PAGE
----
An inquiry finds police seemed “reluctant to investigate” claims against former MP Lord Janner.
Police investigations into allegations of child abuse against a former MP were marred by “a series of failings”, a report has found.
The Independent Inquiry into Child Sexual Abuse (IICSA) said Leicestershire Police officers “shut down” investigations into Lord Janner “without pursuing all inquiries”.
It also criticised Leicestershire County Council’s “sorry record of failures” over abuse.
The former MP died in December 2015.
Professor Alexis Jay, chairman of the inquiry, said police and prosecutors “appeared reluctant to fully investigate” claims against Lord Janner despite “numerous serious allegations”.
“On multiple occasions police put too little emphasis on looking for supporting evidence and shut down investigations without pursuing all outstanding inquiries,” she said.
“This inquiry has brought up themes we are now extremely familiar with, such as deference to powerful individuals, the barriers to reporting faced by children and the need for institutions to have clear policies and procedures setting out how to respond to allegations of child sexual abuse.”
Lord Janner’s family has always maintained his innocence.
His son Daniel said the inquiry “fails to challenge our late father’s innocence” and “offers no proof whatsoever of guilt”.
The inquiry heard accounts from 33 complainants, with allegations of abuse stretching across three decades.
In 1999, Leicestershire Police’s Operation Magnolia looked into allegations made against the politician, but the inquiry found it “seemingly involved a deliberate decision by [the force] to withhold key statements” from the Crown Prosecution Service (CPS), which it described as “serious and inexcusable”.
Operation Dauntless was set up in May 2006 following further claims from another alleged victim, with the report criticising police and CPS decisions not to carry on the investigation as “unsound and strategically flawed”.
In 2012 a further police probe, named Operation Enamel, was set up to look at evidence that may not have been considered in earlier investigations.
After further evidence and more complainants came forward, Lord Janner was charged with 22 offences, including indecent assault and buggery, which dated from the 1960s to the 1980s.
At the time of his death, Lord Janner was due to face a trial over claims made by nine complainants, with the prosecution seeking to add further charges.
- Lord Janner was the subject of child sex abuse allegations dating back to 1955.
- Three police investigations took place in the 1990s and 2000s, but no charges were brought.
- Following a fourth inquiry, he was charged in 2015 with offences against nine alleged victims. Police say 40 people accused him of abuse.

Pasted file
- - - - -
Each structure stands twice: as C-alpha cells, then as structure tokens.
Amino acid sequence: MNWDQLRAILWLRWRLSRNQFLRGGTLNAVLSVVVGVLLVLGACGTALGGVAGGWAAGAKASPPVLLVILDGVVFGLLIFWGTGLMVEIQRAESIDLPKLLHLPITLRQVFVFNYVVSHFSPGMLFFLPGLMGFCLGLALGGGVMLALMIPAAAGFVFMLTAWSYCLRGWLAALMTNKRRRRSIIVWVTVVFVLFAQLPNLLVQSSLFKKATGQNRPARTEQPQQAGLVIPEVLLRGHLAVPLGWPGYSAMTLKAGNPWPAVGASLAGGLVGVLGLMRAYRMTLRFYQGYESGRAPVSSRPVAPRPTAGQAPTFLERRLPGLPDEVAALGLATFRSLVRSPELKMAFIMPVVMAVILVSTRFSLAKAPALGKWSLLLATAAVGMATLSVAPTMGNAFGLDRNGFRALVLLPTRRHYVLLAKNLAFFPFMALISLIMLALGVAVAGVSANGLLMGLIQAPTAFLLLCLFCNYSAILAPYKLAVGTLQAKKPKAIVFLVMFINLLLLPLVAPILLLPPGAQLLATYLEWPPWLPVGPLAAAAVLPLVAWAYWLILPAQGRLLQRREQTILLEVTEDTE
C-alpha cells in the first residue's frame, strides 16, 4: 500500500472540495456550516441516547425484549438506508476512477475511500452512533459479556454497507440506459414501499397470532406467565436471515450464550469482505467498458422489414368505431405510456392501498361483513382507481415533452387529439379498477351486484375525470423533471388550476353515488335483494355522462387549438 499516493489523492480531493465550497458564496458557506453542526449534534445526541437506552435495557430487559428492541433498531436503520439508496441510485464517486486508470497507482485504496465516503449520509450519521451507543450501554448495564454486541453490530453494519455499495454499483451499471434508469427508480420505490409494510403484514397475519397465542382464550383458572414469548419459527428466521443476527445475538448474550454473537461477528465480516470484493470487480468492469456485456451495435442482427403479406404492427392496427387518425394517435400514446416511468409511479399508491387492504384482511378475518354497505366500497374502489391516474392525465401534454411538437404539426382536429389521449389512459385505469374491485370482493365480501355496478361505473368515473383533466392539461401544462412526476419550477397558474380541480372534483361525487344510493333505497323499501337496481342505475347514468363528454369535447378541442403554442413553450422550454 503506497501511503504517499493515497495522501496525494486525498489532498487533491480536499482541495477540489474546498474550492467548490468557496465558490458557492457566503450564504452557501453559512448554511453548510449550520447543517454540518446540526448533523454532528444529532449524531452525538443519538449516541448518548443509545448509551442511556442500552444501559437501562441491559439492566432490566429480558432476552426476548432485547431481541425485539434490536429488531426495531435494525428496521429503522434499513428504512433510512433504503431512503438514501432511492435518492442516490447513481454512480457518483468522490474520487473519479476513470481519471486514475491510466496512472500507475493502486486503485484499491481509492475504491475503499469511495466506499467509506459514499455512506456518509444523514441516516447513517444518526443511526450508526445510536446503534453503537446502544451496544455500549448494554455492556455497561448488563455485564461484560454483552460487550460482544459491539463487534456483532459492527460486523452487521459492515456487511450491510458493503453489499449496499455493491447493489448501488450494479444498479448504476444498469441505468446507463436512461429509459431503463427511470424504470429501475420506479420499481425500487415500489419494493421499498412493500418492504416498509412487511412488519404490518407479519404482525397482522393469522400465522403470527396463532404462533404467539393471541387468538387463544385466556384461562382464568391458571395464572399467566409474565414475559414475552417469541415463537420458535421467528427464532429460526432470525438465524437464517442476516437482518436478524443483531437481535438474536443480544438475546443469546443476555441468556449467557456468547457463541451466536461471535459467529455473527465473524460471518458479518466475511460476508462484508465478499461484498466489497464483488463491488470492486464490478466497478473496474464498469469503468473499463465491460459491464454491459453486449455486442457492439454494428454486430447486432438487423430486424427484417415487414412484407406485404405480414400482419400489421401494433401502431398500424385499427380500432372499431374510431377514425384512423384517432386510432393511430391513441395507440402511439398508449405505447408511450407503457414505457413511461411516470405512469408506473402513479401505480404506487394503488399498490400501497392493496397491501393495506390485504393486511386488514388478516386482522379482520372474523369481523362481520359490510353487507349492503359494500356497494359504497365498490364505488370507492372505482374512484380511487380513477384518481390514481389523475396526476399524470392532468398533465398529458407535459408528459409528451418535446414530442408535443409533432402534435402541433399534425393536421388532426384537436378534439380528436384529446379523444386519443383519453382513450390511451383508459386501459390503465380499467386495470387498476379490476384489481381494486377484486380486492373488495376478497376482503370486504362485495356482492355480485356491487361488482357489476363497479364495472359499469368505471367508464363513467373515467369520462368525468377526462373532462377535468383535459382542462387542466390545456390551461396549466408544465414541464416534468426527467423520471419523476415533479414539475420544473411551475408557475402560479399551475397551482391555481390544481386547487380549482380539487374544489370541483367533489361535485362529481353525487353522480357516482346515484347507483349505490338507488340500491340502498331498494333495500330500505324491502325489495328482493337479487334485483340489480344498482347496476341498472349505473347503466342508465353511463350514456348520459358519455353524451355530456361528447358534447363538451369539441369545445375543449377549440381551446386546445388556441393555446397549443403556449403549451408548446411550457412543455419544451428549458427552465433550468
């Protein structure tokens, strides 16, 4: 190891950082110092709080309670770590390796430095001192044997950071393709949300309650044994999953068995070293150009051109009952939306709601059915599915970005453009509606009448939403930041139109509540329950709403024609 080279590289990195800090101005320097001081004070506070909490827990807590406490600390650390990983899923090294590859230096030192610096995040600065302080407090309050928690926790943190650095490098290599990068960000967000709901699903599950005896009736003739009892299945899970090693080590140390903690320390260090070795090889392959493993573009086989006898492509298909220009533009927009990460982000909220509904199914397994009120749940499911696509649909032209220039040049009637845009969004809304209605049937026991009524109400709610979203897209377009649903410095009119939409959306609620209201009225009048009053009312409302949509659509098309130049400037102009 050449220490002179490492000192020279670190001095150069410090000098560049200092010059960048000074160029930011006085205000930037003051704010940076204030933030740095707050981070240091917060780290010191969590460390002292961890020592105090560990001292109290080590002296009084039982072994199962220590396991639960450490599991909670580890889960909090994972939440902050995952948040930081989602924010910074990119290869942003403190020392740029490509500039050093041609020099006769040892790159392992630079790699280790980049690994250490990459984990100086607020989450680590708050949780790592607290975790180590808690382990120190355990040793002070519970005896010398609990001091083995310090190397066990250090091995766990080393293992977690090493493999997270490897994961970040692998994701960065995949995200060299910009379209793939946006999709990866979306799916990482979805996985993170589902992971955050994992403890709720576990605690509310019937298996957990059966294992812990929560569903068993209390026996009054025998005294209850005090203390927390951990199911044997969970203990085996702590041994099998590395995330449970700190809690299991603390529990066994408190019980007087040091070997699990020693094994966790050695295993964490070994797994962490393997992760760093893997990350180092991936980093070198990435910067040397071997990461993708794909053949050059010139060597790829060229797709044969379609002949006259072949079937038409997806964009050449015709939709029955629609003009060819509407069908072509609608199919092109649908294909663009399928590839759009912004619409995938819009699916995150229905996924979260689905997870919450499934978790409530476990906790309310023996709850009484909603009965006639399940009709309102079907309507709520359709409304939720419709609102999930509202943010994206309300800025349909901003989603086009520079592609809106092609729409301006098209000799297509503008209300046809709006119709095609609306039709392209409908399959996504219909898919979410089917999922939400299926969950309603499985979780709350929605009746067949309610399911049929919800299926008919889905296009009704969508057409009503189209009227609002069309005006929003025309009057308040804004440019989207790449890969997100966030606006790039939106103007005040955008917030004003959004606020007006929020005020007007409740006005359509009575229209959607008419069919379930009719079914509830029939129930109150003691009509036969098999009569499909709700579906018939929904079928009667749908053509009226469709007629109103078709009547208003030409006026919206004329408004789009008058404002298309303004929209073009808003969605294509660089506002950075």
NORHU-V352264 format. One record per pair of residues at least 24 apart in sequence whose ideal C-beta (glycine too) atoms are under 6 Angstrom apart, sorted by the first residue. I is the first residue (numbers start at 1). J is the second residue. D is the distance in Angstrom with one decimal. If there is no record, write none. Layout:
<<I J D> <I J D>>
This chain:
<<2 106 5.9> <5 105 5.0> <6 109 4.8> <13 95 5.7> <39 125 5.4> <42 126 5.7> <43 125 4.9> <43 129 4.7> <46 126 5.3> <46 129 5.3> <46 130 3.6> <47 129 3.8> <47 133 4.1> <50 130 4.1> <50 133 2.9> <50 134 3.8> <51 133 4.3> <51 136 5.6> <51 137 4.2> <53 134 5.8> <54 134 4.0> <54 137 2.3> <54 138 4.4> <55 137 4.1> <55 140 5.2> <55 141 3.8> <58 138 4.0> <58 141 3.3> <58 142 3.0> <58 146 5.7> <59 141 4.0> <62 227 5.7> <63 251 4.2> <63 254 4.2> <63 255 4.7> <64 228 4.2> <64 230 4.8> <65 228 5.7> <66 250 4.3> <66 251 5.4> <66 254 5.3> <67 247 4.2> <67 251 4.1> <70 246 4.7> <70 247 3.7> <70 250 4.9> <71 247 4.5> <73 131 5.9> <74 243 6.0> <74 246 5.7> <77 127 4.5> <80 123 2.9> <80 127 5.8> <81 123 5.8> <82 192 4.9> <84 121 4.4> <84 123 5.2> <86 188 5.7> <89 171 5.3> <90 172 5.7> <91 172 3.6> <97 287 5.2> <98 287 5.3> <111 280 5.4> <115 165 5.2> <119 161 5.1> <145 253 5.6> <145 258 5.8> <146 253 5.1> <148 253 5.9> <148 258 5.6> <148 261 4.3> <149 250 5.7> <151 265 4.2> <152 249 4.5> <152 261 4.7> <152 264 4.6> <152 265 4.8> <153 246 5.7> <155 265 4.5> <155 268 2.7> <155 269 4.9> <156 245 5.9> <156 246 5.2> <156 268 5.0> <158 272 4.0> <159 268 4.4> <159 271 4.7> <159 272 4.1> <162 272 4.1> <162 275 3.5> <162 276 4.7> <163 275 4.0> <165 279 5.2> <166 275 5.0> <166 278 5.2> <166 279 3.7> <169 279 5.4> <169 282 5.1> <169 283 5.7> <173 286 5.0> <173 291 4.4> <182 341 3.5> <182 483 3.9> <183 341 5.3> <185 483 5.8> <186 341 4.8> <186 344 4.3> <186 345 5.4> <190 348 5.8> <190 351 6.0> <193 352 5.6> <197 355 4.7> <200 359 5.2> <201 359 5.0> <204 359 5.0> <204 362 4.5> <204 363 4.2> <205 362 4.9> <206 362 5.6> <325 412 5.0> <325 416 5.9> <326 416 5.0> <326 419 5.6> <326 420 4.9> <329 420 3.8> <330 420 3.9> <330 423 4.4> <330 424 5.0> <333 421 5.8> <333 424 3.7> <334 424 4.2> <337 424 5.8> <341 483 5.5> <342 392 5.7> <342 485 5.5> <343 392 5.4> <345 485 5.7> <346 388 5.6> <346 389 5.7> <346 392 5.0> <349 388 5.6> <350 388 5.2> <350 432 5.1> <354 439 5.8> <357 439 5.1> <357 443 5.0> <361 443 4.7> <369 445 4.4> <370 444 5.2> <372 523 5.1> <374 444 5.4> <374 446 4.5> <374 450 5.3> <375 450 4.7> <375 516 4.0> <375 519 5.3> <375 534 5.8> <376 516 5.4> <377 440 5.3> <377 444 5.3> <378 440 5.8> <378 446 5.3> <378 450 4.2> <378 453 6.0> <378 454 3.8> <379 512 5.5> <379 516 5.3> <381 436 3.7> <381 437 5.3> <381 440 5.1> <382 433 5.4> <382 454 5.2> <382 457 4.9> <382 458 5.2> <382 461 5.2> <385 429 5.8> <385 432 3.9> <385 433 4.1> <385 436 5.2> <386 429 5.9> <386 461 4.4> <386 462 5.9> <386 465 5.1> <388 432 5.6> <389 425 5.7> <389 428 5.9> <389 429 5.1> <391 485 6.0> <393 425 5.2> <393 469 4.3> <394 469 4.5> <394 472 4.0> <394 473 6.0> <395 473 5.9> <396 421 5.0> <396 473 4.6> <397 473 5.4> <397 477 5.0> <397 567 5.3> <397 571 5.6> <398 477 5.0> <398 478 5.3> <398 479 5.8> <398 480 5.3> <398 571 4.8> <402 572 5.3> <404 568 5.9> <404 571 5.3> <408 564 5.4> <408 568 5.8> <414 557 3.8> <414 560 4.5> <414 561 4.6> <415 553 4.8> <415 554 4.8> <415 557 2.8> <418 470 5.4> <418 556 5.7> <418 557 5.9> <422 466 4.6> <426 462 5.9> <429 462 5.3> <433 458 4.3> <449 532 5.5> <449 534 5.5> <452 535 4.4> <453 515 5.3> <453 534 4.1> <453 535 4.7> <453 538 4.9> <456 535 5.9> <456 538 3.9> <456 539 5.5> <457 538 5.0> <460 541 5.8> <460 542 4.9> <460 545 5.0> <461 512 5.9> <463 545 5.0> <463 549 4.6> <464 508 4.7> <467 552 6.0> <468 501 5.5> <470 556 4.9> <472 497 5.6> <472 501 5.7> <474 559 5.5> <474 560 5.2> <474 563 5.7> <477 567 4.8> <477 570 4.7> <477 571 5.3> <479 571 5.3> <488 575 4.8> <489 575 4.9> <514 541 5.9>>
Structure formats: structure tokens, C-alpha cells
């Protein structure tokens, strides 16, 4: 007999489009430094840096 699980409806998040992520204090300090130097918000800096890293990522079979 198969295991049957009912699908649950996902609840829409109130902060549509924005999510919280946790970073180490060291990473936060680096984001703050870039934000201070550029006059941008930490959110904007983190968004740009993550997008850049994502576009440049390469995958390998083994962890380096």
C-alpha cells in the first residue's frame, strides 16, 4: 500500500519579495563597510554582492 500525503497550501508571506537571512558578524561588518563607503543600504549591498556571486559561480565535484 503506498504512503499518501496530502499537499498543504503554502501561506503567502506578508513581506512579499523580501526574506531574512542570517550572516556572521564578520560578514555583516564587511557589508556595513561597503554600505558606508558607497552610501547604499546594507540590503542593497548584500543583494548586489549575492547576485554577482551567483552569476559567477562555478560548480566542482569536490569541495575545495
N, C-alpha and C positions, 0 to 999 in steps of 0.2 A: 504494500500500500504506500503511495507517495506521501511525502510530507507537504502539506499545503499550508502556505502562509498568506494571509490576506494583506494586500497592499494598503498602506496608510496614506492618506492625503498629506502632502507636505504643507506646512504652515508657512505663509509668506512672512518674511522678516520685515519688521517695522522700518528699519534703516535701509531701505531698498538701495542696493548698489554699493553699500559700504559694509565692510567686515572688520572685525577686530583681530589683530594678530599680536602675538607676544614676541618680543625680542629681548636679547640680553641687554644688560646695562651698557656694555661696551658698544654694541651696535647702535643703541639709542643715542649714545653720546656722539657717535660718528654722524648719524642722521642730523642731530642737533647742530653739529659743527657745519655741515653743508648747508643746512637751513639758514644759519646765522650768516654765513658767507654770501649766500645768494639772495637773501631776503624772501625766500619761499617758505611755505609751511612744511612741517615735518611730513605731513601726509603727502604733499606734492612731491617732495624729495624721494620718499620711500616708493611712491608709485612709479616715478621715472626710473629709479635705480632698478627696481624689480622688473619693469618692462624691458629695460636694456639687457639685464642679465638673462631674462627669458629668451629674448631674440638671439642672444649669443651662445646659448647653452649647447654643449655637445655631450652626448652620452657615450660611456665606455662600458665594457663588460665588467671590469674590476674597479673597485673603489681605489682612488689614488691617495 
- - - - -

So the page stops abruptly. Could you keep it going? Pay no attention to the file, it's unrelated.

- The peer, who had dementia, was ruled unfit to plead, and died aged 87 before a trial of the facts could take place.
- An independent inquiry in 2016 found the three earlier investigations were “missed chances” to prosecute him.
- Nine of Lord Janner’s accusers began the process of suing his estate for damages.
- Three dropped their cases in March 2017 and the remaining six two months later.
The inquiry also heard “a number” of staff at Leicestershire County Council had concerns over Lord Janner’s association with a child in care.
The report stated “undue deference” was shown to the politician, who had “unrestricted access” to the child, with “little if any thought given to any child protection issues”.
No inquiries were made into staff concerns, and the council has accepted it “failed to take adequate steps in response” to them.
The inquiry also examined the Labour Party’s response to the allegations, saying it was not enough for it to leave it to the police and CPS due to Lord Janner’s “privileged and powerful position”.
David Evans, the current general secretary, told the inquiry new systems were now in place should any allegations be made against a sitting MP.
Leicestershire Police said the force would study the report “scrupulously and examine it for any actions or improvements”.
Chief Constable Simon Cole said: “I would like to reiterate the wholehearted apology I gave in February 2020 to any complainant whose allegations during earlier police investigations into Lord Janner were not responded to as they should have been.
“It is fair and correct to say that the allegations could and should have been investigated more thoroughly, and Lord Janner could and should have faced prosecution earlier than 2015.”
Leicestershire County Council leader Nick Rushton said the authority accepted the report’s findings.
“The council at the time simply did not do enough to keep the children in its care safe and for that, I am sorry,” Mr Rushton said.
A spokesperson for the CPS added: “The CPS has acknowledged past failings in the way allegations made against Lord Janner were handled. It remains a matter of sincere regret that opportunities were missed to put these allegations before a jury.”
Richard Scorer, a lawyer at Slater and Gordon – which represented 14 complainants at the inquiry – said: “Had investigations been conducted properly, it is clear that Lord Janner could have been prosecuted in his lifetime.
“Sadly the clock cannot be rolled back and the criminal trial of Lord Janner which could and should have taken place will never be possible.”
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